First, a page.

asked the Secretary of State for Defence what representations he has received from Territorial Army Associations about the levying of Income Tax on Territorial Army pay several years in arrears; and if he will consult the Chancellor of the Exchequer about the alleviation of cases of hardship and the devising of a more equitable system of levying tax from Territorial Army soldiers.
Has the right hon.. Gentleman had previous complaints of this character? Is he aware that some Territorial Army units at the moment are extremely disturbed because their members are receiving tax demands as much as five or even seven years in arrears? It seems that the system is extraordinarily inefficient, and is bound to create hardship. I will certainly supply the right hon.. Gentleman with details. Will he investigate the matter carefully with the Treasury?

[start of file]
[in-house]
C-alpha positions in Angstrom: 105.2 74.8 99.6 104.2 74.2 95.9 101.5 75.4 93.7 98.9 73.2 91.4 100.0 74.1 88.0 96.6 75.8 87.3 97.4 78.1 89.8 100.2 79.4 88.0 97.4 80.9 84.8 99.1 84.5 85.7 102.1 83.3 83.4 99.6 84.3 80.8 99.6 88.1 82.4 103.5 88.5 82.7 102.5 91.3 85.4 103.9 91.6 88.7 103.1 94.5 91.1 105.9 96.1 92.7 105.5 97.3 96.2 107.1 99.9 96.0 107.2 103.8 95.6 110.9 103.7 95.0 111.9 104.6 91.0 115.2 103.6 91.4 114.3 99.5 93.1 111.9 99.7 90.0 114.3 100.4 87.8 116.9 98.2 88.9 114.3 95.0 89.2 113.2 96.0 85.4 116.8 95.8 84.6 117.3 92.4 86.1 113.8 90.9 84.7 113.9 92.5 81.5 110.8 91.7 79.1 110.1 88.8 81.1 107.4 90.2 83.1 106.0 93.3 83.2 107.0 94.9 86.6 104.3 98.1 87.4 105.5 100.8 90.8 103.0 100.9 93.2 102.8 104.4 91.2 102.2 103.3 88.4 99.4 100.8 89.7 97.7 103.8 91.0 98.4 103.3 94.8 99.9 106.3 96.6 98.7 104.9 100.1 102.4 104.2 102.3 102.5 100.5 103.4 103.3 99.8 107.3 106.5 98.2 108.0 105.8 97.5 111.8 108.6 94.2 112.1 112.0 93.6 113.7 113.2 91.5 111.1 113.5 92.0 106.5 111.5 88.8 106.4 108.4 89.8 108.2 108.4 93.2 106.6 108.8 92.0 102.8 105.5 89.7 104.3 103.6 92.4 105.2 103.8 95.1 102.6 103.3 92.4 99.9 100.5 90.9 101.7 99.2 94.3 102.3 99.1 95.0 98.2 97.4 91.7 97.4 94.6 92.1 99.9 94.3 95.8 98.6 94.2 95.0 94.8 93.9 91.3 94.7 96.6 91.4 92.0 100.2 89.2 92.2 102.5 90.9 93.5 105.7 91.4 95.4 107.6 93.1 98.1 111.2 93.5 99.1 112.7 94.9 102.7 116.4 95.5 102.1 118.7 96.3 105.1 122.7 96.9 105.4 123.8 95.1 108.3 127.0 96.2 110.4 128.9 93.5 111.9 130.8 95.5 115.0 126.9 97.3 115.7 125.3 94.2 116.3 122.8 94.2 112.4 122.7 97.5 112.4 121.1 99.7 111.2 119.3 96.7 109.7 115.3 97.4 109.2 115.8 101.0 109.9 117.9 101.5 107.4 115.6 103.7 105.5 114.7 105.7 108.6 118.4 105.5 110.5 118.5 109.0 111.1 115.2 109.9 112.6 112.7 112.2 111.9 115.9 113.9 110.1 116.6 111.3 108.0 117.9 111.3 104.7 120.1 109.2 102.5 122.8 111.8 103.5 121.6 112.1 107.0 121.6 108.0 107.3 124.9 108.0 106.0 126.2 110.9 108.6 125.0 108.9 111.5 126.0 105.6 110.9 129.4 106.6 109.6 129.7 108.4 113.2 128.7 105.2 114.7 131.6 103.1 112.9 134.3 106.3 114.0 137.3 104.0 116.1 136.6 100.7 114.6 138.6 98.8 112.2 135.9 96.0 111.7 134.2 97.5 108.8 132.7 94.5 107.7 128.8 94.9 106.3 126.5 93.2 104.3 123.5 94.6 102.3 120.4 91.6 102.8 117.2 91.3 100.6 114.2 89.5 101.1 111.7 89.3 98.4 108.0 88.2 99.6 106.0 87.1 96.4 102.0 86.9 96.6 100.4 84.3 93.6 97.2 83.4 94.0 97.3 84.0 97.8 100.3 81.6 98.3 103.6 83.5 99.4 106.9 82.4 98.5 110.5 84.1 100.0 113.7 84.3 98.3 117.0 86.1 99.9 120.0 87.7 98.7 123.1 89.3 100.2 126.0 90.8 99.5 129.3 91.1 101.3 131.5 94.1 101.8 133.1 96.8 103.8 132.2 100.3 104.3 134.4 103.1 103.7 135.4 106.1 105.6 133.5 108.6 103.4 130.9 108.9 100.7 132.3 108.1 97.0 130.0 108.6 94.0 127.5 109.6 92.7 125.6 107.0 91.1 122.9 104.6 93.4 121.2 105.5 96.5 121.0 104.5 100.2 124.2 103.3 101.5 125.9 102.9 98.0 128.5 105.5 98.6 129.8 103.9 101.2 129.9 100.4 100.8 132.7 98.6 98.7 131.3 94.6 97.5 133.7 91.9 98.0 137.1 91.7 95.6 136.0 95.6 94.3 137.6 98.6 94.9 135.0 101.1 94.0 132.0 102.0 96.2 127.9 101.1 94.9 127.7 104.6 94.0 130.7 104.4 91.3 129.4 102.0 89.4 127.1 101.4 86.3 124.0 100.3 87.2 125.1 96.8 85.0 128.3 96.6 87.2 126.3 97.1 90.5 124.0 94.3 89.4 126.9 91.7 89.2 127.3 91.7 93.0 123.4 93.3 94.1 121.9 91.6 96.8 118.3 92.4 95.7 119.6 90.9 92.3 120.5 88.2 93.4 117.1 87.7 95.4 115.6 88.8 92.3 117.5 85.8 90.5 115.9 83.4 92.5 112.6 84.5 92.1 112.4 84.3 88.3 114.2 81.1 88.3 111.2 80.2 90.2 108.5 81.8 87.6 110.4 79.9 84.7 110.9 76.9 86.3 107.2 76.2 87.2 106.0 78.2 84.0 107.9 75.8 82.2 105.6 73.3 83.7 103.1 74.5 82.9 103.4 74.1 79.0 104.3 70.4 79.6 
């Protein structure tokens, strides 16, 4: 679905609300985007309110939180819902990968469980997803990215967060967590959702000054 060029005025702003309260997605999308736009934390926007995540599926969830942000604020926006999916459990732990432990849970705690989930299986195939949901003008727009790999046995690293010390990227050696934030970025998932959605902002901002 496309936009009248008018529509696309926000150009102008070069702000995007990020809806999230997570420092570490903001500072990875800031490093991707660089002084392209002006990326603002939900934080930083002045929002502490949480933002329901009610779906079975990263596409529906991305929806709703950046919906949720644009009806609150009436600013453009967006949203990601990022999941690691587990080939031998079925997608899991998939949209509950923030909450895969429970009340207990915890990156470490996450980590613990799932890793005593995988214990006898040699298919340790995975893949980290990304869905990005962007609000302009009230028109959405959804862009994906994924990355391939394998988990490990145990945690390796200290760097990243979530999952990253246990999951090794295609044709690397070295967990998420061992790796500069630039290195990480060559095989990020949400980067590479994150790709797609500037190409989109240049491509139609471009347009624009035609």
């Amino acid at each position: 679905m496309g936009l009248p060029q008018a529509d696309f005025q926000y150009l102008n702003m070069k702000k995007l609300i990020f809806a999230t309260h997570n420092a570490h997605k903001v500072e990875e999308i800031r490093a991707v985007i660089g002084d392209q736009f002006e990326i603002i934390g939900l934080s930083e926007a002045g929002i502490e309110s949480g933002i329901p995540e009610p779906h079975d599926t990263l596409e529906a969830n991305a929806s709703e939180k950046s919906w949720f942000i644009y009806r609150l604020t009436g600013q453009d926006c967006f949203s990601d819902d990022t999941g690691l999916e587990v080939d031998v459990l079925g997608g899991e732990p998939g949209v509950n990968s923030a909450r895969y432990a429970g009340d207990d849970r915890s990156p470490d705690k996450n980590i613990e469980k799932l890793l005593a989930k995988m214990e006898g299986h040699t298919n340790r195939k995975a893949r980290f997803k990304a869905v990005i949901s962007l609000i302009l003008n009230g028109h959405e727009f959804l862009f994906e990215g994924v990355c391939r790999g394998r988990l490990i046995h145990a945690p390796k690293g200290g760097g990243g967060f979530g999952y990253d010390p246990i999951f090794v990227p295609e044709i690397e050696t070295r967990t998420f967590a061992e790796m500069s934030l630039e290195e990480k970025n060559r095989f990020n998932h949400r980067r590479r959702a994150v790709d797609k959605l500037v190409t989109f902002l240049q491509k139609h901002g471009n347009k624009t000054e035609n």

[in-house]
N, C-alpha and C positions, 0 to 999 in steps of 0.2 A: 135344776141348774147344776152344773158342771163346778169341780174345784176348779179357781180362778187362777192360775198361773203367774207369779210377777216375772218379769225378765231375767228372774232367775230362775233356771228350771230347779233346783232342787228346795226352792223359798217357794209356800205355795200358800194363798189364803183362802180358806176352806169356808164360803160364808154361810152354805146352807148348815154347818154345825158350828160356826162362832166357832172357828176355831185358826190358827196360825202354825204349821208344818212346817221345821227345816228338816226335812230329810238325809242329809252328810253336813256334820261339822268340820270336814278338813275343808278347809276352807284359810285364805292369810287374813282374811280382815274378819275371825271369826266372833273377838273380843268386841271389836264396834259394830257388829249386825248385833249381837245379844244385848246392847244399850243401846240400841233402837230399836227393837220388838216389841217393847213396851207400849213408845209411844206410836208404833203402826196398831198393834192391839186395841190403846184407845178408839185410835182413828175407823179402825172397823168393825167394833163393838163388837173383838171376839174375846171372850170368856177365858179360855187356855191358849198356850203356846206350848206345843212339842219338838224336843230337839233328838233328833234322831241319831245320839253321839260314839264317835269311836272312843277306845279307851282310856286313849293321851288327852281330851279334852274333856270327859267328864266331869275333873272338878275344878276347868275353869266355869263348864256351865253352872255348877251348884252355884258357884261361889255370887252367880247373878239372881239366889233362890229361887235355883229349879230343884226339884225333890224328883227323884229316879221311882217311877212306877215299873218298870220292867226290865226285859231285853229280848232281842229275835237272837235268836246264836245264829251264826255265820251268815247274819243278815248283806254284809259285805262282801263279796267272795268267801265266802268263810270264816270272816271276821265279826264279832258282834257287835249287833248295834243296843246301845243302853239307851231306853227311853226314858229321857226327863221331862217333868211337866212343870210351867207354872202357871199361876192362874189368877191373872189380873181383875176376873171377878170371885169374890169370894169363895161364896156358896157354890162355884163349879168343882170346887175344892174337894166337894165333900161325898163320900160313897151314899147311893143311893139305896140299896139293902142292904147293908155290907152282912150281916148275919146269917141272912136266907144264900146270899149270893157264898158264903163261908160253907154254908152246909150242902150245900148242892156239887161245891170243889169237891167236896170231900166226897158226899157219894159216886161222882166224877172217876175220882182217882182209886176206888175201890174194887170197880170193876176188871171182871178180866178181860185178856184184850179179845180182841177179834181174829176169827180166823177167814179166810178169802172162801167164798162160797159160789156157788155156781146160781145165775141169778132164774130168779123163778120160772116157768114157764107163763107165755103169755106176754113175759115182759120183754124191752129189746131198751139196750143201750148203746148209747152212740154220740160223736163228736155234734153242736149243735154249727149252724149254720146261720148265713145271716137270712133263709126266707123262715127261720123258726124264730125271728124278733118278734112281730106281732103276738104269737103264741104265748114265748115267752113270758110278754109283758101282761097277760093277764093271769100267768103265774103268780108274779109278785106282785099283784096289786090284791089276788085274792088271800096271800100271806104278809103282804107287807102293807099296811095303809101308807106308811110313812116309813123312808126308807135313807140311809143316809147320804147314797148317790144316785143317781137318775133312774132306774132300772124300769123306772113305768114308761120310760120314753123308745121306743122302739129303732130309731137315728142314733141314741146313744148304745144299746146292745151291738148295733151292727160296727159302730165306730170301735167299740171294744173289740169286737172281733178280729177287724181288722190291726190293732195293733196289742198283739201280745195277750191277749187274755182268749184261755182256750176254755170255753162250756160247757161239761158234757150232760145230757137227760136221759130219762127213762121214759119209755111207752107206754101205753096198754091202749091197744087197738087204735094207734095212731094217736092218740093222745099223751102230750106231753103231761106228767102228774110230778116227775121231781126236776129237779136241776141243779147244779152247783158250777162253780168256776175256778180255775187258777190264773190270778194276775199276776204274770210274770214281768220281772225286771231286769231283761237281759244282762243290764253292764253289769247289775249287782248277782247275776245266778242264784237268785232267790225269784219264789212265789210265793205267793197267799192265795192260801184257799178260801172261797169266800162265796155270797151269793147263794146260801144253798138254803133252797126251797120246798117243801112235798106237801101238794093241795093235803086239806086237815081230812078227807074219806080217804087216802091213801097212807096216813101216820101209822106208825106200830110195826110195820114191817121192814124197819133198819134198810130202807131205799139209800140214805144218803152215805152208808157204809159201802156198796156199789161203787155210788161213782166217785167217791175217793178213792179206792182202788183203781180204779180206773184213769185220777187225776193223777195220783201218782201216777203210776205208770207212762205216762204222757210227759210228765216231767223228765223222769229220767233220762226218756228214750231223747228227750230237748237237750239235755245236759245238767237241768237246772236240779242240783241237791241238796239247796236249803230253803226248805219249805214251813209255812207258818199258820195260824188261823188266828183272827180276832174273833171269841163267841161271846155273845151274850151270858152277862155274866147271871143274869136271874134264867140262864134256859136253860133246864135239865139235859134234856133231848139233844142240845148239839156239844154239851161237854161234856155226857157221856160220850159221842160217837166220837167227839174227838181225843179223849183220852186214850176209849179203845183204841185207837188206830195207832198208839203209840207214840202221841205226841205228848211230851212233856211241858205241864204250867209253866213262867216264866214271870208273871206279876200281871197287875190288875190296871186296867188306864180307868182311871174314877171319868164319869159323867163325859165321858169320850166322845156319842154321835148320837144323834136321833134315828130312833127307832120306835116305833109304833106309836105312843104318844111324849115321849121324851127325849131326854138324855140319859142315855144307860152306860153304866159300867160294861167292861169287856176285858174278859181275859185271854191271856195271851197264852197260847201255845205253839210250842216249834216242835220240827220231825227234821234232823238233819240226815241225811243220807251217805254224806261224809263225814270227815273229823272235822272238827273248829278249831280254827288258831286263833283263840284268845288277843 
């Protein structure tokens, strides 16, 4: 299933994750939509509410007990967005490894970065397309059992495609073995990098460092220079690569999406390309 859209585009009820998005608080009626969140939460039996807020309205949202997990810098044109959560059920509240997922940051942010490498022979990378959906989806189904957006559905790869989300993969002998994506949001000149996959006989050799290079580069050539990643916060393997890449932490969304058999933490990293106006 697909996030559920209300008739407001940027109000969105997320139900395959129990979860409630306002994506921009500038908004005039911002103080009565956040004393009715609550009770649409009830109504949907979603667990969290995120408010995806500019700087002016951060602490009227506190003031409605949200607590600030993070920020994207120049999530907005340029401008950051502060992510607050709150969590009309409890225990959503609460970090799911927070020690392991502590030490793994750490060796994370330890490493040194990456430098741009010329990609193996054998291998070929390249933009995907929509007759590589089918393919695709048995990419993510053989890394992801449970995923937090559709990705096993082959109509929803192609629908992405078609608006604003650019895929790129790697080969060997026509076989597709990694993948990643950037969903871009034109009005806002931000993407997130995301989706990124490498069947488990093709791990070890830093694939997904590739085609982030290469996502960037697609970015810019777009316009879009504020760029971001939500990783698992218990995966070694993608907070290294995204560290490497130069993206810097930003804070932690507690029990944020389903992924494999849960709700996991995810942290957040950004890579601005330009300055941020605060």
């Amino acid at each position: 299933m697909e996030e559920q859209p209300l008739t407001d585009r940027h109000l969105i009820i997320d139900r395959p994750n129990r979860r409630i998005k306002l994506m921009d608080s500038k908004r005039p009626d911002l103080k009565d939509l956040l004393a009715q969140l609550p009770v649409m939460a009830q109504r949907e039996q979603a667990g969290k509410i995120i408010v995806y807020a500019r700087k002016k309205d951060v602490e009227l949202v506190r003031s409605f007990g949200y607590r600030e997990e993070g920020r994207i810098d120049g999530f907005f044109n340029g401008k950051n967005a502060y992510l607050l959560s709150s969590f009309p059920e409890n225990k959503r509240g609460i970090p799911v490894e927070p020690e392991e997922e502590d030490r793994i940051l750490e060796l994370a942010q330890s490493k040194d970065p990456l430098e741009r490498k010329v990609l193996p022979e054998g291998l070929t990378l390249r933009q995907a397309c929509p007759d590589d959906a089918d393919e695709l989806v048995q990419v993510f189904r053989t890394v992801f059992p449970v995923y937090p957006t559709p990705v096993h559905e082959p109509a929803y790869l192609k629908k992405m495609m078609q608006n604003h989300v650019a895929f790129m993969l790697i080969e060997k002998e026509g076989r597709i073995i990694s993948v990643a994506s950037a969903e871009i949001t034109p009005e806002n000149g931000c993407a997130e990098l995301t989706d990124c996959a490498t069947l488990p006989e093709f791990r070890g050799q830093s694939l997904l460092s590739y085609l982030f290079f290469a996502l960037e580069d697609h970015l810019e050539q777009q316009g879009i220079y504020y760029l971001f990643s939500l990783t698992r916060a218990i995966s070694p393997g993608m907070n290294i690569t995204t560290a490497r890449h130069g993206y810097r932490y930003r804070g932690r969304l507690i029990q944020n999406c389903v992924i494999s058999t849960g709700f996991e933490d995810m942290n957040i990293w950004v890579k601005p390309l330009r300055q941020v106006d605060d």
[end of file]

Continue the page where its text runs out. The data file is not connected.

Until 1957 it was left entirely to the individual to assess and declare his Territorial Army pay on his annual tax return. If this were not done by any individual—as might happen, perhaps, in civilian life in some cases—the Inland Revenue is within its right sin submitting demands. But since 1958 Army paymasters have helped individuals by informing them of their total taxable Territorial Army emoluments, and if an individual declares these on his annual return, tax can be recovered by adjusting the tax code for the next year in the normal way, which is a better way of dealing with the matter.